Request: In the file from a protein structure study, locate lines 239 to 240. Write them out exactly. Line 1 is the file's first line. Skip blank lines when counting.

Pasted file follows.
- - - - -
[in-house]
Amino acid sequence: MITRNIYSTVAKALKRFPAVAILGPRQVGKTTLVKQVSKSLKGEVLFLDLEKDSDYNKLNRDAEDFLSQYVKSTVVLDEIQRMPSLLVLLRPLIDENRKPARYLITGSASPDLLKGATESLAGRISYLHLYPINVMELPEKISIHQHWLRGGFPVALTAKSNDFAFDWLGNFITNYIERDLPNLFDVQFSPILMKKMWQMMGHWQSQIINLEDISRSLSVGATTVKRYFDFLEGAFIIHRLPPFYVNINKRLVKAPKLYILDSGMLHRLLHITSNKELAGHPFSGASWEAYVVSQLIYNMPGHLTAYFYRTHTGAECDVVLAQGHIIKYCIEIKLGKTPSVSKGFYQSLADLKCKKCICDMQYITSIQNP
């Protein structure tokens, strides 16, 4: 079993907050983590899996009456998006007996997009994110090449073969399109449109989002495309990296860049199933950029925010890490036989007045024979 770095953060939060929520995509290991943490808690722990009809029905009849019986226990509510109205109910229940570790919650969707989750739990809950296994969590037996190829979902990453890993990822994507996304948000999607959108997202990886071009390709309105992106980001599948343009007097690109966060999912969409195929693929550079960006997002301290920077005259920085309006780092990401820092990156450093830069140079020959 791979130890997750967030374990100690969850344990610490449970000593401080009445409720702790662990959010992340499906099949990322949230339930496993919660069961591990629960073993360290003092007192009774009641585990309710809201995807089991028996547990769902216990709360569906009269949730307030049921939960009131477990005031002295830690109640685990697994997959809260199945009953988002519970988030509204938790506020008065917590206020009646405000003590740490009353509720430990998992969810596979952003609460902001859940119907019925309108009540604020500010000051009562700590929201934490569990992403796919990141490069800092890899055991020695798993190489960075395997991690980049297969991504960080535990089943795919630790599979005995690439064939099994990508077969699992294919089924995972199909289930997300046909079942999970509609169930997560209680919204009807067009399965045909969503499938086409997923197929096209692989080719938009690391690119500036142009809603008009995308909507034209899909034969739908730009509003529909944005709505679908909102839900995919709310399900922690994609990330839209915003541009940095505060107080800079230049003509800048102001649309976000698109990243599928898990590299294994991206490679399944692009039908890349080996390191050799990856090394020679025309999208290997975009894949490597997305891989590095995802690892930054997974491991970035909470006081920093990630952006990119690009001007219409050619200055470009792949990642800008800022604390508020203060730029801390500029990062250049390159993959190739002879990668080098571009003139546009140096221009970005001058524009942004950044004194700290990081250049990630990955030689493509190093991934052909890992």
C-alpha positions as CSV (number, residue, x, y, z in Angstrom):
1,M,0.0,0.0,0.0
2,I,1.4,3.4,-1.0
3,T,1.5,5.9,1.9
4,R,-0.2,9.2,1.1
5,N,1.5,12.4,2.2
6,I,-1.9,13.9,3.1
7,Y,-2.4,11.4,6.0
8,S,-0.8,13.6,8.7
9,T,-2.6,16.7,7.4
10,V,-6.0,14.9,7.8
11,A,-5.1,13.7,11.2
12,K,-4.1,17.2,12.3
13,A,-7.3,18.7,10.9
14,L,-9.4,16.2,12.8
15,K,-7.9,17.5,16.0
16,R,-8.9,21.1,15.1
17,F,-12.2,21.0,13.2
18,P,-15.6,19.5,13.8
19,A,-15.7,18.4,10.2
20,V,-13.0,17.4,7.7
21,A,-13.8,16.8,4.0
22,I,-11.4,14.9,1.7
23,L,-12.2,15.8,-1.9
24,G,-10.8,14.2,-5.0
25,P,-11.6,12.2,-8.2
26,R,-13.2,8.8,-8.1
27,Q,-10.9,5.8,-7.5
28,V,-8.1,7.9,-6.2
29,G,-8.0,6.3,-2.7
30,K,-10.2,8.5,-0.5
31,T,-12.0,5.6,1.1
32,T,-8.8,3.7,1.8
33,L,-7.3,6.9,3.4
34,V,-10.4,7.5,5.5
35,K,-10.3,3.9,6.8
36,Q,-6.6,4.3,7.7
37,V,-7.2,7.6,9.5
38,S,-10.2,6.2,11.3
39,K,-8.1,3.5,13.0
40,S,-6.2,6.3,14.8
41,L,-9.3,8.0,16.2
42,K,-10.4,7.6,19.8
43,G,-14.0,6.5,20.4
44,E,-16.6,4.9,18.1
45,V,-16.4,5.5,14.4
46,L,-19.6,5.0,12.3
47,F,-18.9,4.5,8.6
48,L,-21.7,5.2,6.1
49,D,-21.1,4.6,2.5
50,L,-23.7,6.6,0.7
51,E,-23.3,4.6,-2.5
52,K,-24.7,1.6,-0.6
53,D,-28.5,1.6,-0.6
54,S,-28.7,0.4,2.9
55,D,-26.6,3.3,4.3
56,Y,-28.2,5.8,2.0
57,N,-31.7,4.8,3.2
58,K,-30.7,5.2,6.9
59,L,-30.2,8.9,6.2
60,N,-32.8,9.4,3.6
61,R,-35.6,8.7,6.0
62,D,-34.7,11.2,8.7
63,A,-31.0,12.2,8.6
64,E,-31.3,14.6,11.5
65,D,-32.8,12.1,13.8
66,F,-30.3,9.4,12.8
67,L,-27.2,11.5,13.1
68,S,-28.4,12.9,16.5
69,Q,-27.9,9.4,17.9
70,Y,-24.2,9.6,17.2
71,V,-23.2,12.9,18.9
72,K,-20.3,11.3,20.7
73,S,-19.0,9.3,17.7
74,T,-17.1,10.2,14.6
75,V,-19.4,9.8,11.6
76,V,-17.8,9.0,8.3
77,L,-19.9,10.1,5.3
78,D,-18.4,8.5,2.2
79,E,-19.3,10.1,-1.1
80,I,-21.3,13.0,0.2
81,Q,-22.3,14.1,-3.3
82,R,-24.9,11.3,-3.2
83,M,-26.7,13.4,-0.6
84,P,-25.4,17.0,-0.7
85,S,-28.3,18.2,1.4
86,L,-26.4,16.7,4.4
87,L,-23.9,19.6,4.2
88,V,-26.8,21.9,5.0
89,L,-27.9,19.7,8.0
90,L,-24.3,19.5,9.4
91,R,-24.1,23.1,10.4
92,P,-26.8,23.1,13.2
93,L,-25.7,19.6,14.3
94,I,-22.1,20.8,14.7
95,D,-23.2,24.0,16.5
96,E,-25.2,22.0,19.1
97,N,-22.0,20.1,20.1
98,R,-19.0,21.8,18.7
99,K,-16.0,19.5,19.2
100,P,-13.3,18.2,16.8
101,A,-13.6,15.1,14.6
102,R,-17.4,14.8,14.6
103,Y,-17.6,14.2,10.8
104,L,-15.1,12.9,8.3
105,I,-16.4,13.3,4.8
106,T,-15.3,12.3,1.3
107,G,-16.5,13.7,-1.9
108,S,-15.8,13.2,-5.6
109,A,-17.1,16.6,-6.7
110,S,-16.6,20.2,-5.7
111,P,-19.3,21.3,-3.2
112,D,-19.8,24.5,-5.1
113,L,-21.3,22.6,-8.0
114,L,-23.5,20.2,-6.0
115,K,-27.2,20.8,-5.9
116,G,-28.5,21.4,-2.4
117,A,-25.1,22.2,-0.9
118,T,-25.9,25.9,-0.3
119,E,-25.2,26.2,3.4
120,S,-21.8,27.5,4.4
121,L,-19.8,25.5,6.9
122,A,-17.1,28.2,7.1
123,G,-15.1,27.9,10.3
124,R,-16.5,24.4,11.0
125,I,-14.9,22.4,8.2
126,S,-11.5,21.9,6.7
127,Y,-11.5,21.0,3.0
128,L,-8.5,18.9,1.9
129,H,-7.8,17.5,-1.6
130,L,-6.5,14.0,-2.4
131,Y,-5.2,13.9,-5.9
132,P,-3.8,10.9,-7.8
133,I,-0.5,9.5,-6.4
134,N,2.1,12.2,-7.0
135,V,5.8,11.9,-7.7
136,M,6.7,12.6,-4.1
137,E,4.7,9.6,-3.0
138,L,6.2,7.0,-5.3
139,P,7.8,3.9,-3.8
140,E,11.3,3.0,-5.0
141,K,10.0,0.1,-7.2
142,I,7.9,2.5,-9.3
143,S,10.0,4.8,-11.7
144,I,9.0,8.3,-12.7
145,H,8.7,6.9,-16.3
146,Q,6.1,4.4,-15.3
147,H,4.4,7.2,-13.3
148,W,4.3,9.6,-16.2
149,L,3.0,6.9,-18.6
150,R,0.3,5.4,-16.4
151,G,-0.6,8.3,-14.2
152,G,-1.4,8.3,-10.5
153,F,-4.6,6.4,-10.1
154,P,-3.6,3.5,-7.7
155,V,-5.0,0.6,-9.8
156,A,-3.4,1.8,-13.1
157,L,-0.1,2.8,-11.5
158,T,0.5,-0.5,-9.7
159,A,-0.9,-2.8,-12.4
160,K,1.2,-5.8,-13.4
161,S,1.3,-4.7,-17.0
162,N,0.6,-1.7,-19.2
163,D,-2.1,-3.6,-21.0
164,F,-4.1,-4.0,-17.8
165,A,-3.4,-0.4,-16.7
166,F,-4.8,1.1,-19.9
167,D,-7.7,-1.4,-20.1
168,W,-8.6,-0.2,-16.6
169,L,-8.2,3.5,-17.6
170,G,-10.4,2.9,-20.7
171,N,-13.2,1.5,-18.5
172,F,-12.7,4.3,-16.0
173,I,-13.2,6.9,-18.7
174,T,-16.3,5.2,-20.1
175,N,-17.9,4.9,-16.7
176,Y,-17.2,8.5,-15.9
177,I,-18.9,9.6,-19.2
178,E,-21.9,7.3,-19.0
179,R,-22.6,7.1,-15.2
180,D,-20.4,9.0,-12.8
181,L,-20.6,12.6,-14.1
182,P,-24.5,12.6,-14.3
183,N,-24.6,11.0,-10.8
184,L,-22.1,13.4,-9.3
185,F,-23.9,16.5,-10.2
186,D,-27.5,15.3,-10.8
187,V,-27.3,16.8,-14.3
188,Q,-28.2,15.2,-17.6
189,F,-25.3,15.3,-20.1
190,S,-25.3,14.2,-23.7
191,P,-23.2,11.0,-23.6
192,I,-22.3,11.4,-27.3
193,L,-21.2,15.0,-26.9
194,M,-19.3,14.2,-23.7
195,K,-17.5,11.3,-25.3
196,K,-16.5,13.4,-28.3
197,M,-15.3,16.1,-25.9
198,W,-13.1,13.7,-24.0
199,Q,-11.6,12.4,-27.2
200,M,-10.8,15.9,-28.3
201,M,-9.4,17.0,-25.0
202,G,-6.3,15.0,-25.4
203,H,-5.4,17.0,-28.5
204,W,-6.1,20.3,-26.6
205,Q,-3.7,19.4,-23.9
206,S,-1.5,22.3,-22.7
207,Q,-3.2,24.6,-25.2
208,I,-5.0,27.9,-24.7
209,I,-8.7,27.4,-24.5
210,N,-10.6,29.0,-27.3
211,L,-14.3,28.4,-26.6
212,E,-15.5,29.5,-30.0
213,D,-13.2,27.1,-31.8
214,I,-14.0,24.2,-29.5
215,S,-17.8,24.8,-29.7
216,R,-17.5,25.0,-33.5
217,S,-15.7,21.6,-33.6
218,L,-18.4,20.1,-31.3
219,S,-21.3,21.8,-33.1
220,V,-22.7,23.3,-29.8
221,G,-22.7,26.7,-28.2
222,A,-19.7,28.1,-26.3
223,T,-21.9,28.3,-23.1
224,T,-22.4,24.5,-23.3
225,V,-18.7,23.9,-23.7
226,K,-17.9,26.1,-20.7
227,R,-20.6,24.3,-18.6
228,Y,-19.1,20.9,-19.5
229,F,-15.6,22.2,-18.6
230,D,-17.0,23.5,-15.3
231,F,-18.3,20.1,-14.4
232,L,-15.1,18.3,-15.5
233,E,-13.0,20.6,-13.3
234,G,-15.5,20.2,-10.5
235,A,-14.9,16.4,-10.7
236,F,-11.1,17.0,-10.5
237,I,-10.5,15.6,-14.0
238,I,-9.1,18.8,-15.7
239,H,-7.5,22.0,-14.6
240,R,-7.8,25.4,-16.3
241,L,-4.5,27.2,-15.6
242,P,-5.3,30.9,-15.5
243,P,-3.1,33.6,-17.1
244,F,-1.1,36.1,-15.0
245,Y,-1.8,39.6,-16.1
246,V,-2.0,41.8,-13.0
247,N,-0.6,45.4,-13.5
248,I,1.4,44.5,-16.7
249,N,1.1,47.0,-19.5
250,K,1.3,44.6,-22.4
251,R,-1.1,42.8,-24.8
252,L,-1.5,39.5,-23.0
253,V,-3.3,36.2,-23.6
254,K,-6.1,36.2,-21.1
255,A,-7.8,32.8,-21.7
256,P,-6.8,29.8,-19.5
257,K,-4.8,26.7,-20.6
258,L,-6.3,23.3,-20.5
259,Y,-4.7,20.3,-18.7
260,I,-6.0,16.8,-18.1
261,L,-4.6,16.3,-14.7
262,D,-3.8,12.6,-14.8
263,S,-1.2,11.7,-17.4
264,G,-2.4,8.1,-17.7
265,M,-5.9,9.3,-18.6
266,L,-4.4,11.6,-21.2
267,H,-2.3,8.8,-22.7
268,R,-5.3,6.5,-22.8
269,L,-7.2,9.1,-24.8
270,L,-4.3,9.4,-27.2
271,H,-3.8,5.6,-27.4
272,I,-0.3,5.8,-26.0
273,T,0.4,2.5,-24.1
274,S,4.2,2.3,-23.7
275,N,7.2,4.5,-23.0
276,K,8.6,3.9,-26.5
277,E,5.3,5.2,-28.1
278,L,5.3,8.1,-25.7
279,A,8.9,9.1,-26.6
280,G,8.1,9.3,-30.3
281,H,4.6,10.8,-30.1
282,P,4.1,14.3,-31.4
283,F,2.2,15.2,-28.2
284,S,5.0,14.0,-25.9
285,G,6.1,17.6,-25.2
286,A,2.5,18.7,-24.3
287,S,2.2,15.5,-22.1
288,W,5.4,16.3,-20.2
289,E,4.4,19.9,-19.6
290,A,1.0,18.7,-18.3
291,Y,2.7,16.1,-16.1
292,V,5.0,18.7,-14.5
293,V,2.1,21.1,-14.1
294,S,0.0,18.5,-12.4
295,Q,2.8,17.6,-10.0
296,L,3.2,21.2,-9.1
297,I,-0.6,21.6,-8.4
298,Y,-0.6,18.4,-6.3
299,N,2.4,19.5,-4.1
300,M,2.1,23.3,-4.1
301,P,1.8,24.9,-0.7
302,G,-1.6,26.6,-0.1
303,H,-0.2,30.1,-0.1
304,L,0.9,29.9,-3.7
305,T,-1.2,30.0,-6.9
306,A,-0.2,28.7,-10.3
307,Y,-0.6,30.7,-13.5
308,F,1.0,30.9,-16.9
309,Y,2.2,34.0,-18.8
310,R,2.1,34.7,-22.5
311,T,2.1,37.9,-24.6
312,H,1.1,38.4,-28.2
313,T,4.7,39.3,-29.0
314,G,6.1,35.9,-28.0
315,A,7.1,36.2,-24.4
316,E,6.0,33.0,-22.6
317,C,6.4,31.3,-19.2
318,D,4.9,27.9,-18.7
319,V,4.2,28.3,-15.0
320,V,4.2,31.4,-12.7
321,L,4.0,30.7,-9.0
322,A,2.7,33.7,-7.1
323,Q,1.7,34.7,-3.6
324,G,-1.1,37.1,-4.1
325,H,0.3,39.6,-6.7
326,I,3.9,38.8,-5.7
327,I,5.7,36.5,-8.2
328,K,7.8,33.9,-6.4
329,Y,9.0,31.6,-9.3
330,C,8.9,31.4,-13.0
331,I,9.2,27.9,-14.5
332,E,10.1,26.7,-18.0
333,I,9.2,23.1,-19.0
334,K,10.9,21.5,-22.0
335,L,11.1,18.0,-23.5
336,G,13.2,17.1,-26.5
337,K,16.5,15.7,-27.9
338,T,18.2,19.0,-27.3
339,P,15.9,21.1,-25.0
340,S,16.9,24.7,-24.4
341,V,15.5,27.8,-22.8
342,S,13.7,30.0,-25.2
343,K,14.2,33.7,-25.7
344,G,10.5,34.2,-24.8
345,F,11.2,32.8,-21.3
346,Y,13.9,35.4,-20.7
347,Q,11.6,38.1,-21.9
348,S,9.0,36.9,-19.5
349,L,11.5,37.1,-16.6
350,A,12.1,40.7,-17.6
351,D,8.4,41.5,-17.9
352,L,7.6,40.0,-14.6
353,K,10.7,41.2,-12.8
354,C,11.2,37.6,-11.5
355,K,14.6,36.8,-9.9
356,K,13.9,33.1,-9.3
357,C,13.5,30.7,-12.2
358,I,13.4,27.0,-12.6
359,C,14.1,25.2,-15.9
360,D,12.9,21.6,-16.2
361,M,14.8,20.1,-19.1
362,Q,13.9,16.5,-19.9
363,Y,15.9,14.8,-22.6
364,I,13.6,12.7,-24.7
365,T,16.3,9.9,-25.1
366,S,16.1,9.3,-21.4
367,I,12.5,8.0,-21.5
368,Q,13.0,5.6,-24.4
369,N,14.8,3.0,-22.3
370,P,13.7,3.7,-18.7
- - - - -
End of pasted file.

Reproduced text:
235,A,-14.9,16.4,-10.7
236,F,-11.1,17.0,-10.5